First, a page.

It has even been a struggle to get an adequate number of public information officers to take phone calls and keep the public informed, Fletcher said. 

Fletcher herself is an example of that. Her normal role is as a forest wildlife biologist for the Prescott National Forest, but now she is lending her hand at providing information. 

Given the shifting resources, it is unclear how many personnel and what kind of teams are now working to contain the Rafael Fire.

Garcia said fire managers have been requesting additional crews to help counter the Rafael Fire for the last day or so. And she said those teams were beginning to arrive and get to work throughout Monday, at times after coming off other large fires that had occupied them across the state.

“As some of our area fires, especially in southern Arizona [like] the Telegraph Fire, have begun to demobilize and to downsize, many of those resources that still have time left and availability have been reassigned up to these fires in this area,” Garcia said.

At the moment, a type three incident team has been managing the response to the fire.

They are expecting a type one team to take over management on Wednesday.

“We have limited resources, and we’re tapped right now,” said Coconino National Forest spokesperson Brady Smith.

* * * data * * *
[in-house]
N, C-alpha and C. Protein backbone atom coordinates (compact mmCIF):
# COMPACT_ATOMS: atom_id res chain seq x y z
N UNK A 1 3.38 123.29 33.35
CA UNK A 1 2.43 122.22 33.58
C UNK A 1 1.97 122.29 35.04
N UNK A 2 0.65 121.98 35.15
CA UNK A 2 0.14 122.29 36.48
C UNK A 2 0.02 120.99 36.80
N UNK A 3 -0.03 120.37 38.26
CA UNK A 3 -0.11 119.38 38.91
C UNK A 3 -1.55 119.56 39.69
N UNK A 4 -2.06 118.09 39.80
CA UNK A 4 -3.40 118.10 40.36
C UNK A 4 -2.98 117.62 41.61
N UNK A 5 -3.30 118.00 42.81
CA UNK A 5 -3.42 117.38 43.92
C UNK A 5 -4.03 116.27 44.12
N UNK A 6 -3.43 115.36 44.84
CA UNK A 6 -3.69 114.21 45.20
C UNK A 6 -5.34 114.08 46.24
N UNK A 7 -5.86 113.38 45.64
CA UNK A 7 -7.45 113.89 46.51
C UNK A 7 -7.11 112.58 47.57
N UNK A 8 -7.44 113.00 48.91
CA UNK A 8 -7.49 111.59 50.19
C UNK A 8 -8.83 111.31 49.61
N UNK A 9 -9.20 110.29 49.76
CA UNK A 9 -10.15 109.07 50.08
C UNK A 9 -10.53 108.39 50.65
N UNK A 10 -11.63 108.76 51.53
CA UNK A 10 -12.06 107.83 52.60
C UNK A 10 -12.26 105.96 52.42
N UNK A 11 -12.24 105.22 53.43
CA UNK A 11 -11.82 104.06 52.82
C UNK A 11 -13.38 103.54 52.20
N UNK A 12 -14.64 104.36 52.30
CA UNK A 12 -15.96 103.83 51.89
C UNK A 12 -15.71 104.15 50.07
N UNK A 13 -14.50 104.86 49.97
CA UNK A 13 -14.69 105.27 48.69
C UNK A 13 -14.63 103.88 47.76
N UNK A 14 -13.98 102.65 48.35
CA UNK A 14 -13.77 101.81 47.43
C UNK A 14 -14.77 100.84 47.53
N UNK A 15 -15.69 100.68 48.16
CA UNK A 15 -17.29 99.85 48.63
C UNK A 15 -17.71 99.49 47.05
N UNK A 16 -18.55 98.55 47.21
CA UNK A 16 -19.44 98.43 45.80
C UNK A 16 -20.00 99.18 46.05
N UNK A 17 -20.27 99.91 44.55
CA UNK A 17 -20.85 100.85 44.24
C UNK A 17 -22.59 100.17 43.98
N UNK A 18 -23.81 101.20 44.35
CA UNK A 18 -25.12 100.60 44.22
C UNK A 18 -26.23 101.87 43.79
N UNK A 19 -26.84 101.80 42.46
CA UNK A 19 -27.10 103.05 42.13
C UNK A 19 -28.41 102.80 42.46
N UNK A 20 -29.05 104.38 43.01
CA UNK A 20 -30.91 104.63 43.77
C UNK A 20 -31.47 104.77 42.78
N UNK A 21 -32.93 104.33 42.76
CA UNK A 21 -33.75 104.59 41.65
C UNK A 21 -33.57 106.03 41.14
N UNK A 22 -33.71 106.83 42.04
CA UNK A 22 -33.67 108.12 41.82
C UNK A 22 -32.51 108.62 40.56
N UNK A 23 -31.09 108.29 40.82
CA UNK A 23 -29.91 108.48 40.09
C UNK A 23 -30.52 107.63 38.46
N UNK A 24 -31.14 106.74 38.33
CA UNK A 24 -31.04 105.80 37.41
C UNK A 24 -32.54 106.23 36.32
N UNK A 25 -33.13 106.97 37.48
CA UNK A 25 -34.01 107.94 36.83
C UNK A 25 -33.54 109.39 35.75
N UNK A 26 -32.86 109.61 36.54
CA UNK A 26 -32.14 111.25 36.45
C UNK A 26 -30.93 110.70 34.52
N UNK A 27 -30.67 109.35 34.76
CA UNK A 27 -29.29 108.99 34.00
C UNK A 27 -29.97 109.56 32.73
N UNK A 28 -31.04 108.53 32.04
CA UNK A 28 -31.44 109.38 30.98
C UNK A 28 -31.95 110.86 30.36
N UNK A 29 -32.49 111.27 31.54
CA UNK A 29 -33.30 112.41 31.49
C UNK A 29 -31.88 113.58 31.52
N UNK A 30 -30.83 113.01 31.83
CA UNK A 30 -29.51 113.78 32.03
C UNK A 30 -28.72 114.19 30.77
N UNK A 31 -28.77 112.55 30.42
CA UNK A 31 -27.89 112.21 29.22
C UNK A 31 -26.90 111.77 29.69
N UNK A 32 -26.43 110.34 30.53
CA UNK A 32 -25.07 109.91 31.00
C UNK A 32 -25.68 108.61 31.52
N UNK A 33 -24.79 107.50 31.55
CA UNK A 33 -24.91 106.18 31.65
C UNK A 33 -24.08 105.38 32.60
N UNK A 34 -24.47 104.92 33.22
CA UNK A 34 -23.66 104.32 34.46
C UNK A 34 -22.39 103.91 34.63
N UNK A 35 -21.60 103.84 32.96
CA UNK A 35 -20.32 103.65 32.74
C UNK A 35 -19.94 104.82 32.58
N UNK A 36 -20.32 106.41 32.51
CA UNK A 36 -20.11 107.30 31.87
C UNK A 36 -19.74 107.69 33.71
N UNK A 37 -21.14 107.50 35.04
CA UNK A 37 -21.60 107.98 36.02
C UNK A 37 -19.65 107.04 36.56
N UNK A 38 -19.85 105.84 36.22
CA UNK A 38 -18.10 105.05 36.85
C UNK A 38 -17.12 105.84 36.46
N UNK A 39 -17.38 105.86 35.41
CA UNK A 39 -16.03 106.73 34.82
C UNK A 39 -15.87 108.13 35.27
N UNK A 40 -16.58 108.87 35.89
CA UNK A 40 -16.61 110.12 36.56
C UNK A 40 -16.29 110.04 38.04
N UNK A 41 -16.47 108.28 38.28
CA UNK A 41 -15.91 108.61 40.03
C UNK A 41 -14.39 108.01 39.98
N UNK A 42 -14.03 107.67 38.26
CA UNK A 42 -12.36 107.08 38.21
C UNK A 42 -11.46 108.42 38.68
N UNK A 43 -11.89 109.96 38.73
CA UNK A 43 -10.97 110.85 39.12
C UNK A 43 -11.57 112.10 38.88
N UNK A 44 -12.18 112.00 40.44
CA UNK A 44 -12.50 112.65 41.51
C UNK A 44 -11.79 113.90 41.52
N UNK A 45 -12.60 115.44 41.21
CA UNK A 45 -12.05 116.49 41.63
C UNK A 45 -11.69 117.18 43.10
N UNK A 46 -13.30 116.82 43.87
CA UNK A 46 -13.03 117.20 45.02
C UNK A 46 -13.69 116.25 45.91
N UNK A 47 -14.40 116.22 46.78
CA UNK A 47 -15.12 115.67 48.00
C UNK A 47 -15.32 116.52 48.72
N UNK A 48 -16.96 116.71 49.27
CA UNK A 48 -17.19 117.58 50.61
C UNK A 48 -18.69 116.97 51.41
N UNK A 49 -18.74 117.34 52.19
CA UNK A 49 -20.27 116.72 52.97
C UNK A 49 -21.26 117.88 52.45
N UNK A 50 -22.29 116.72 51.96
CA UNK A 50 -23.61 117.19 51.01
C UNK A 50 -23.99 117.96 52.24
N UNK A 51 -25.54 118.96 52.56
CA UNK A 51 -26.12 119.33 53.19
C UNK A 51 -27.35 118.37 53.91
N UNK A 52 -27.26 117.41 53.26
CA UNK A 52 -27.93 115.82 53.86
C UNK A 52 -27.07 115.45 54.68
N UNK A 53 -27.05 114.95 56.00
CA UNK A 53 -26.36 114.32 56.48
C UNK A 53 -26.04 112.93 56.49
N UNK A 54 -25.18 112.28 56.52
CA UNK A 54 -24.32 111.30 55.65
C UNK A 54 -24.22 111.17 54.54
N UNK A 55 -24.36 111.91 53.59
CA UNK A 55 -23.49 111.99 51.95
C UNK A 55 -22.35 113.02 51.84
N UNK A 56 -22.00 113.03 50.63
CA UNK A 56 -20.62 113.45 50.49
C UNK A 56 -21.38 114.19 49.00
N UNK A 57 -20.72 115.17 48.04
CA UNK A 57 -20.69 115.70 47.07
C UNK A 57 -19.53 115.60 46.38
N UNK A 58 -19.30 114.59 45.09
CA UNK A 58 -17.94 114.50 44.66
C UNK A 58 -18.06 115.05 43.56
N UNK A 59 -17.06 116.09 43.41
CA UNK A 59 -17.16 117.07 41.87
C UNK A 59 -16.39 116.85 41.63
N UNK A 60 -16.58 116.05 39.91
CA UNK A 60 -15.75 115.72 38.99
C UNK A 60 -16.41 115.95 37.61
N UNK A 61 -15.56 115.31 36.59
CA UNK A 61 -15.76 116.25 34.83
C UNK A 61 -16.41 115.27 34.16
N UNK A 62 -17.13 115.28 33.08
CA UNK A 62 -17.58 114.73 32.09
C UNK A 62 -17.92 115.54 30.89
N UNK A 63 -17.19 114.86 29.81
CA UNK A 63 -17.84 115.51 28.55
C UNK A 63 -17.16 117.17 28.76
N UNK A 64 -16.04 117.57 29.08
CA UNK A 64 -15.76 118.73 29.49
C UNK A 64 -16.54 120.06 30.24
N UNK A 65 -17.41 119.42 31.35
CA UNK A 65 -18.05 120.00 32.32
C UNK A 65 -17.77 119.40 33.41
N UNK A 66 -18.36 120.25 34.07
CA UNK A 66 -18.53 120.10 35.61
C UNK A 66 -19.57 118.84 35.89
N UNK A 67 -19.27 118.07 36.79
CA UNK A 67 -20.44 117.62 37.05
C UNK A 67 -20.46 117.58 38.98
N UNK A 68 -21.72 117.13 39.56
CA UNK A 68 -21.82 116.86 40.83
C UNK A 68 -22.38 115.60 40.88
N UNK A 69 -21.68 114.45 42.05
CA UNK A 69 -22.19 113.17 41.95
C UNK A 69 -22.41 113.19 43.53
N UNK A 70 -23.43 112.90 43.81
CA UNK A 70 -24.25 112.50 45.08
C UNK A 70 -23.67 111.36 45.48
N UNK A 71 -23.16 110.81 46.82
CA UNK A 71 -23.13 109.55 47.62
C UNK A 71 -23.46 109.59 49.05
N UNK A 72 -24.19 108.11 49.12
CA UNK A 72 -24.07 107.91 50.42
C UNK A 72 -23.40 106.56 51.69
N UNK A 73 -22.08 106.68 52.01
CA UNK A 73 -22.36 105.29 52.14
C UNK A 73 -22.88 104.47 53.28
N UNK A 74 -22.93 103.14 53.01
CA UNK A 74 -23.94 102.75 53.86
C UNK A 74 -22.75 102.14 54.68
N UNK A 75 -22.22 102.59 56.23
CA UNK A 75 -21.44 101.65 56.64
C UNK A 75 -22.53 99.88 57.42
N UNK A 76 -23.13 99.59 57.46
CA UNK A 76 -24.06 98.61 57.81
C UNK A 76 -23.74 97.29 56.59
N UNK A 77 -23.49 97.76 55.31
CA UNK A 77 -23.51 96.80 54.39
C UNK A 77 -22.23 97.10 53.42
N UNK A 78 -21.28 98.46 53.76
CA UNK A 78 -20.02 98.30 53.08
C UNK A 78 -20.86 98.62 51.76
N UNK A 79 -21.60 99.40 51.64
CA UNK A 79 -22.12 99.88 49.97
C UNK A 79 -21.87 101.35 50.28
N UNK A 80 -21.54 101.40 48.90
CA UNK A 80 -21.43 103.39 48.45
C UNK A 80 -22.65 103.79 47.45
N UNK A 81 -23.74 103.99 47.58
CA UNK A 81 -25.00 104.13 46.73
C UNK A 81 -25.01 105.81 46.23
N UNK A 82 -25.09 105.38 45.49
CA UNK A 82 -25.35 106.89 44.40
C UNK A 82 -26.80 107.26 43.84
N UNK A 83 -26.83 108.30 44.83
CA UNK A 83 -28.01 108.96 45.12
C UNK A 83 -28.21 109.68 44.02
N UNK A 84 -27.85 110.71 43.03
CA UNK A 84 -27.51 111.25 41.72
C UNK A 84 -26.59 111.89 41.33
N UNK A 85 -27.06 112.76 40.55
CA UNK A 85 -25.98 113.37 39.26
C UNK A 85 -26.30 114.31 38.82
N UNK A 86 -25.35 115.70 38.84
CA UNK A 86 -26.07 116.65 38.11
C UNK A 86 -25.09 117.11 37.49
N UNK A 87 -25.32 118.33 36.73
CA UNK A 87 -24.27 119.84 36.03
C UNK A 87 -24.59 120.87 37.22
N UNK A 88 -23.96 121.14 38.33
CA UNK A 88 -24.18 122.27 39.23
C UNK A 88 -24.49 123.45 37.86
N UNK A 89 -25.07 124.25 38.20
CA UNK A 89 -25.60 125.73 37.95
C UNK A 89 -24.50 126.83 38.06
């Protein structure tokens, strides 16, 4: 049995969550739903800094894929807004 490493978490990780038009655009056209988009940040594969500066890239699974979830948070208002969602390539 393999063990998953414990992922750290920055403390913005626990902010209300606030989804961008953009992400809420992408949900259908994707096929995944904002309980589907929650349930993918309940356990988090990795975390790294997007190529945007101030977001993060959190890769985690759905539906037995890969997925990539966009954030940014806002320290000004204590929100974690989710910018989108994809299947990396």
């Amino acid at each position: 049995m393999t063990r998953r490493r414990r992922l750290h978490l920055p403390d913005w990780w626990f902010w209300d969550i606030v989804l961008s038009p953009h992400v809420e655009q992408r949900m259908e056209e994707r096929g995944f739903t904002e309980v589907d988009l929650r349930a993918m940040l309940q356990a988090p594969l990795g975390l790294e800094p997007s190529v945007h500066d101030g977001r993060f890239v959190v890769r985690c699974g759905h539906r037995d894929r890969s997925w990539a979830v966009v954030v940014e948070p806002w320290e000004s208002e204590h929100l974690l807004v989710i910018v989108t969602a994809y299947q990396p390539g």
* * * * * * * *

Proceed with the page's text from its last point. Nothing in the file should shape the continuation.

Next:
Backbone Fire

Meanwhile, a type 1 incident team took control of managing the Backbone Fire this weekend.

On Friday, the communities of Strawberry and Pine were both ordered to evacuate, and the fire continued to grow over the weekend. Based on a flyover Sunday night, the fire is now estimated to be about 32,700 acres in size and it is 0% contained.

There are 334 personnel assigned with more on the way, spokesperson Jayson Coil said during a briefing on Monday morning.

State Route 260 is closed between Camp Verde and State Route 87. Likewise, 87 is closed north of Payson to Clint’s Week.

Since its start, the fire has largely been moving north but also spreading somewhat to the east and west.

Coil said while there is a threat to Pine and Strawberry, there is also an emerging concern for Camp Verde as the fire continues to grow northward.